Let us start with the preface, as one does with a Perumal Murugan novel. It begins with his exasperated comments: “All that I have written and all that I write is fictional. Not a word is truth.” He immediately appends this with the idea that there is, in fact, no truth, but only things that appear true, like his previous writings.

This novel, he tells us, is different. It is written with the express intent of giving “fiction the appearance of fiction.” And so, it won’t be about humans, whose perfect world cannot be written about anyway. This novel will be about Asuras whose world is characterised by imperfection and rottenness, the perfect ground for a writer of fiction. We are expected – even instructed – to be unfamiliar with the characters, events, places in the novel; this work is strictly fictional.

In the wake of an onslaught of examination results and the increased resistance to student involvement in political discourse, Estuary – translated from the Tamil Kazhimugam by Nandini Krishnan – feels like a serendipitous novel. Add to this the rising uncertainty of how college life will look like in a pandemic-ridden world.

A lot of us have had the privilege of having a “normal” exam schedule, results, and that most daunting thing for parents and students alike, a ranked list of colleges to choose from. Every campus visit is an implicit prayer to the gods above, or something similarly ubiquitous.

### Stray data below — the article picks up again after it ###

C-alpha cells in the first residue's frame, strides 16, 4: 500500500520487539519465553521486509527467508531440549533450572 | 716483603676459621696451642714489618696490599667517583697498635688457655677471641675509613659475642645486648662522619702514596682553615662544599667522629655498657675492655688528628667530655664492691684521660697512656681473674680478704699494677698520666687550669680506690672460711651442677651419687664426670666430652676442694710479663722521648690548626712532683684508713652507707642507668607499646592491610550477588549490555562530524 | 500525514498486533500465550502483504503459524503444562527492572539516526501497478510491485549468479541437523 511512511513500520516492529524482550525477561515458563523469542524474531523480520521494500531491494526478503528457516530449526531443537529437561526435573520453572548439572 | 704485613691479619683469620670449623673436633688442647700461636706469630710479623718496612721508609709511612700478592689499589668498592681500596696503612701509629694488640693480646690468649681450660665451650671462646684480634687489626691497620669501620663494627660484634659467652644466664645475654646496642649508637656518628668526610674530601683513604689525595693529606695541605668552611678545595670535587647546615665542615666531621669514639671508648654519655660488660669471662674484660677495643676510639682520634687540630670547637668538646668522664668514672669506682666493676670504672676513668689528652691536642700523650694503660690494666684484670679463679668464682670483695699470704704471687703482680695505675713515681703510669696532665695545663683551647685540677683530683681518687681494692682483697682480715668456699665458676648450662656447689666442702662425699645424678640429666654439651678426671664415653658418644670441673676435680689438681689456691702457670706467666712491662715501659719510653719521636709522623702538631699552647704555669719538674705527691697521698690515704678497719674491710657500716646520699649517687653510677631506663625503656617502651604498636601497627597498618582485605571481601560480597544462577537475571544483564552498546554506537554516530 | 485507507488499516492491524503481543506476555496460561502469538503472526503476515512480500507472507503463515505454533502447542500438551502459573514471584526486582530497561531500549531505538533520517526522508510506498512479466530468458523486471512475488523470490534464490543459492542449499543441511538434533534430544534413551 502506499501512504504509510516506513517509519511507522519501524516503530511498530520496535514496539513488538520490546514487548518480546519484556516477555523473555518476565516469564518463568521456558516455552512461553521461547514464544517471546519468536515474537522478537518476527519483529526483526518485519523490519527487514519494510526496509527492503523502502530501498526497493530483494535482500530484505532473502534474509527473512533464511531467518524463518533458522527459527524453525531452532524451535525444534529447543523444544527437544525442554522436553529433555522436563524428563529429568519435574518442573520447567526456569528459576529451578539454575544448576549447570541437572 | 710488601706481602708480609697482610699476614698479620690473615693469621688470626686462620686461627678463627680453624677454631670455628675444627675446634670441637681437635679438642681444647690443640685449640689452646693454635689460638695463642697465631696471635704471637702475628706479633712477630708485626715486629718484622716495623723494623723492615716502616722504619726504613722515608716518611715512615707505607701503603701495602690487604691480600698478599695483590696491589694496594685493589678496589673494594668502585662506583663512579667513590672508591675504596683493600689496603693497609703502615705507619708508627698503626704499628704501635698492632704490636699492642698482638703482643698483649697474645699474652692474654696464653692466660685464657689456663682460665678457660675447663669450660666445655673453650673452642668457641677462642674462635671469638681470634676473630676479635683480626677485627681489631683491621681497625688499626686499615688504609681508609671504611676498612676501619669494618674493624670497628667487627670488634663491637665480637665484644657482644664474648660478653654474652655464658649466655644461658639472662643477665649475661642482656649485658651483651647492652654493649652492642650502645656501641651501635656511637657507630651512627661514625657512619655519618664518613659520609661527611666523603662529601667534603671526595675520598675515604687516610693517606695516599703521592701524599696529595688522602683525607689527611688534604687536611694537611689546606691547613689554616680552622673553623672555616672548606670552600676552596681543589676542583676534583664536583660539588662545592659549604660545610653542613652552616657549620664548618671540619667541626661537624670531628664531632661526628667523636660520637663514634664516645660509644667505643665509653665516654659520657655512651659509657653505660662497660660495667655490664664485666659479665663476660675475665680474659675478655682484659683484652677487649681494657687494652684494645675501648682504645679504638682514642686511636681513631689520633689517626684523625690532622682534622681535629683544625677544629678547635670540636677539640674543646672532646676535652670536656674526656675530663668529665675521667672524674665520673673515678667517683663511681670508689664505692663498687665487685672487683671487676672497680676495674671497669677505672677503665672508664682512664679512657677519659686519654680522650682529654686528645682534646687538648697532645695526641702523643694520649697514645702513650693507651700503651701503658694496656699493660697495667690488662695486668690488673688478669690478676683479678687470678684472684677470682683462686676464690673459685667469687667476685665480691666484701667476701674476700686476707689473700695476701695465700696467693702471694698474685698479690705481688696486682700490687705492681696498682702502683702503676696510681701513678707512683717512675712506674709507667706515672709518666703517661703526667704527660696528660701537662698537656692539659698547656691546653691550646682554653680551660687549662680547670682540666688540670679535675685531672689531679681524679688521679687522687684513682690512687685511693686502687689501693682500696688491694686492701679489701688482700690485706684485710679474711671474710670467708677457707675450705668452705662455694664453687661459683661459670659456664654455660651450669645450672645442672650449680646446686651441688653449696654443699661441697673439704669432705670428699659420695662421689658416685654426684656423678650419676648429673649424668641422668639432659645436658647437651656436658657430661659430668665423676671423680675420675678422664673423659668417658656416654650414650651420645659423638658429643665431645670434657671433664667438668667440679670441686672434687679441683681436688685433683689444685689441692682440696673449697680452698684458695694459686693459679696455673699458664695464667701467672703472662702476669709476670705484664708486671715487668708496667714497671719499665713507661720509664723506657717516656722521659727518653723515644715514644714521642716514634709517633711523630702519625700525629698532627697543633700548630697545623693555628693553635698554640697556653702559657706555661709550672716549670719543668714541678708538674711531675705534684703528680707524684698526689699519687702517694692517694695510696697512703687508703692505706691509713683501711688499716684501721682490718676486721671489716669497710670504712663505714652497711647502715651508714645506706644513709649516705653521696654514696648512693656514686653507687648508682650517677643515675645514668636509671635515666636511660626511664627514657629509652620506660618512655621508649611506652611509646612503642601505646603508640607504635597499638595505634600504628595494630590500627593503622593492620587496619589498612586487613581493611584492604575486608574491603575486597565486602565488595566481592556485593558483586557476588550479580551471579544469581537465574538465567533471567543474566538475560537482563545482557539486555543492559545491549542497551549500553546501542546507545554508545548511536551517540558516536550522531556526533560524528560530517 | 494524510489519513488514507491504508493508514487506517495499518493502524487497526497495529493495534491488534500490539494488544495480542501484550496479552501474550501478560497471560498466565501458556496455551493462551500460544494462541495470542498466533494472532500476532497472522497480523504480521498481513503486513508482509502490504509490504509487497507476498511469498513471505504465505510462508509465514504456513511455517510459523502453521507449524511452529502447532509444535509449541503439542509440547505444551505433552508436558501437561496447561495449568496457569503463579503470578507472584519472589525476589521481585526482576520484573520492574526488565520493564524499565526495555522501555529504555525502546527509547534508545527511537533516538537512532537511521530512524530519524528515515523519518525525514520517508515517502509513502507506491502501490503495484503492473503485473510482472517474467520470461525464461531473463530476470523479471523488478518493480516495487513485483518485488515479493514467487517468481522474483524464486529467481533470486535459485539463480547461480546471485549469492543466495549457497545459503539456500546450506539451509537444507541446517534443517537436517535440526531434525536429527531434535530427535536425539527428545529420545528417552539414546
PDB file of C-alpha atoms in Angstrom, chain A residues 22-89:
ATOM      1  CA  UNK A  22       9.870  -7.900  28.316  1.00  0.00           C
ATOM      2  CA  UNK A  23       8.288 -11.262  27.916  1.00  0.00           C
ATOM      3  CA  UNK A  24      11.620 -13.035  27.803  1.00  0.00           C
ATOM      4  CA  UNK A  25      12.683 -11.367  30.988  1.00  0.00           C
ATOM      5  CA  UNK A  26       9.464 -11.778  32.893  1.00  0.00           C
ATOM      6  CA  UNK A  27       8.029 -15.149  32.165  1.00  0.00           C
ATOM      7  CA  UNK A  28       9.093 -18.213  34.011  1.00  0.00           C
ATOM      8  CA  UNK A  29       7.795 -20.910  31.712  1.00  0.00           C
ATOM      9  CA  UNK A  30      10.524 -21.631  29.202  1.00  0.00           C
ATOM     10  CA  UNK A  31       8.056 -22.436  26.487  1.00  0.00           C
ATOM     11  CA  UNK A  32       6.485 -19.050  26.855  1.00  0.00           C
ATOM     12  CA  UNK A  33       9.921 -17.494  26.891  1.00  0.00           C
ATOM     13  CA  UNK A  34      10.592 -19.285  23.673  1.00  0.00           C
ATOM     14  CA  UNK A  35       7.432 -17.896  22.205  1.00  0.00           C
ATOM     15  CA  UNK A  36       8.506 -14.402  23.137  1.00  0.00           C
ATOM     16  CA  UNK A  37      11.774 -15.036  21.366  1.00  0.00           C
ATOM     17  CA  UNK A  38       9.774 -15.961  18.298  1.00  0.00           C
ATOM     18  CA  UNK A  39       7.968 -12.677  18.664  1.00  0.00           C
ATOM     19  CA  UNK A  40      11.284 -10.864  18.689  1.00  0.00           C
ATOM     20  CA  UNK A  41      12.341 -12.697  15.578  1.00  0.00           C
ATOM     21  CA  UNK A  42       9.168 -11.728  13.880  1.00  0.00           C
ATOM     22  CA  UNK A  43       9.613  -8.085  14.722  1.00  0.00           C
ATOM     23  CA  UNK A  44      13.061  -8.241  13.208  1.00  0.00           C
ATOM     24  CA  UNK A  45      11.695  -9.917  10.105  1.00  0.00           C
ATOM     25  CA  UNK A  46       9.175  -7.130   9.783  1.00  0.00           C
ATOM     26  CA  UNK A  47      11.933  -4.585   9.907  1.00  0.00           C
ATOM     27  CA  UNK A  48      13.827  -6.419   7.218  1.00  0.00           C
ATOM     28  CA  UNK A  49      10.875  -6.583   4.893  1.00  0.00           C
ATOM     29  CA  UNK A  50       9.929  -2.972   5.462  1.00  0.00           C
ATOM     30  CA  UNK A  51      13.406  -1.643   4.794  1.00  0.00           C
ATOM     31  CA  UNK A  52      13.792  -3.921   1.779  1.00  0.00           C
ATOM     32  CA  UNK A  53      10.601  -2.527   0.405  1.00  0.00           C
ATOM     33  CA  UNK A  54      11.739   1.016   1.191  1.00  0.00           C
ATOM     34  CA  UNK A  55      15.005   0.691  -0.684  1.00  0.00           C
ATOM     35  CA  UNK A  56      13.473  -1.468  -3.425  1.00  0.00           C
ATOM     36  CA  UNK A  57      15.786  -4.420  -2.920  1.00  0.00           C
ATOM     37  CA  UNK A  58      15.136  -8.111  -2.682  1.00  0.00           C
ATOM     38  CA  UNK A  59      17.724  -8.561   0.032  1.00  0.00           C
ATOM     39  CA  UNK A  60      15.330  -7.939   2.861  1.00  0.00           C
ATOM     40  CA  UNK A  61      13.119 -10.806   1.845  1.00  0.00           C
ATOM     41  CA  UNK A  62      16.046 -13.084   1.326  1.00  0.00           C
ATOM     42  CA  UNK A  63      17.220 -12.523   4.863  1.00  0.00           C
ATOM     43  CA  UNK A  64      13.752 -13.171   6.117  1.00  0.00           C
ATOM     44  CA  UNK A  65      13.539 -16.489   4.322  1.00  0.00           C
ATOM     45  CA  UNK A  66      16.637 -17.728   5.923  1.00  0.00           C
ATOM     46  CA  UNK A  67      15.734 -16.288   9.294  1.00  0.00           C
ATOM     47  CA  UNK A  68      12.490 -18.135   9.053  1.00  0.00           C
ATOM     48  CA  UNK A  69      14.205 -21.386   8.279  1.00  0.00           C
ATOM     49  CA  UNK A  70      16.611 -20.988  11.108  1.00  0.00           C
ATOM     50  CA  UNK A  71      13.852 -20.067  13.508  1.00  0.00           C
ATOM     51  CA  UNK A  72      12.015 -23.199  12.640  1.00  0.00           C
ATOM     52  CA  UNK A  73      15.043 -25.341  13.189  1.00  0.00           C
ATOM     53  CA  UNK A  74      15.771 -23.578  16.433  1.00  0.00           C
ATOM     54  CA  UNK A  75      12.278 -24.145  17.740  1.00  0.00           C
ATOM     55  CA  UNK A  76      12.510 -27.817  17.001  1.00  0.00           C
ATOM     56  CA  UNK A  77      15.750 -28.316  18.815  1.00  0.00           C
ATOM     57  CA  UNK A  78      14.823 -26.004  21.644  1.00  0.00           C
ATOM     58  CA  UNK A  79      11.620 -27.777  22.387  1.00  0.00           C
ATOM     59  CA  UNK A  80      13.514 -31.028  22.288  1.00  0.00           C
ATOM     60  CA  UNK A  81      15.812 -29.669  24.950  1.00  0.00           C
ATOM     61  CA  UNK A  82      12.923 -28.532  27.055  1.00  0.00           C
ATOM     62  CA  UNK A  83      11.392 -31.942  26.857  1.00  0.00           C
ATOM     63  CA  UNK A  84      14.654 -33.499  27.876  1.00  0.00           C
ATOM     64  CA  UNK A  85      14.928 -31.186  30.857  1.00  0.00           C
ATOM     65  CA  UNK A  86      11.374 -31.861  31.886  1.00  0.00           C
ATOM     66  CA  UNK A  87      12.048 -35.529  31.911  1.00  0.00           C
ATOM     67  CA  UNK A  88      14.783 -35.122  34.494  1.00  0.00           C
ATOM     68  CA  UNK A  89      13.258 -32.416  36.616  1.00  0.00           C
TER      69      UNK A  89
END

For the parents, it is the expectation that this college is going to make their children employable graduates who don’t go out of hand. For the children, it is the expectation of a freedom that had been denied to them until then and the fear that something “unsavoury” might catch their parents’ eye. College is a coming-of-age saga, not only of the student, but also their parents, especially the ones most resistant to the change.

Escaping school

Kumarasurar, the protagonist, is the loveable but gruff government-employed father with strict ideals and a growing suspicion of his adolescent son and his loyalties. His image of his son, as the boy he sent to boarding school to prepare him for his exams, is increasingly threatened as Meghas starts showing signs of becoming his own person, potentially with differing views. His son, first, does not pick a college of his father’s liking. As if to add salt to the wound, he speaks more to his mother than to him, a distance that Kumarasurar does not understand how to bridge.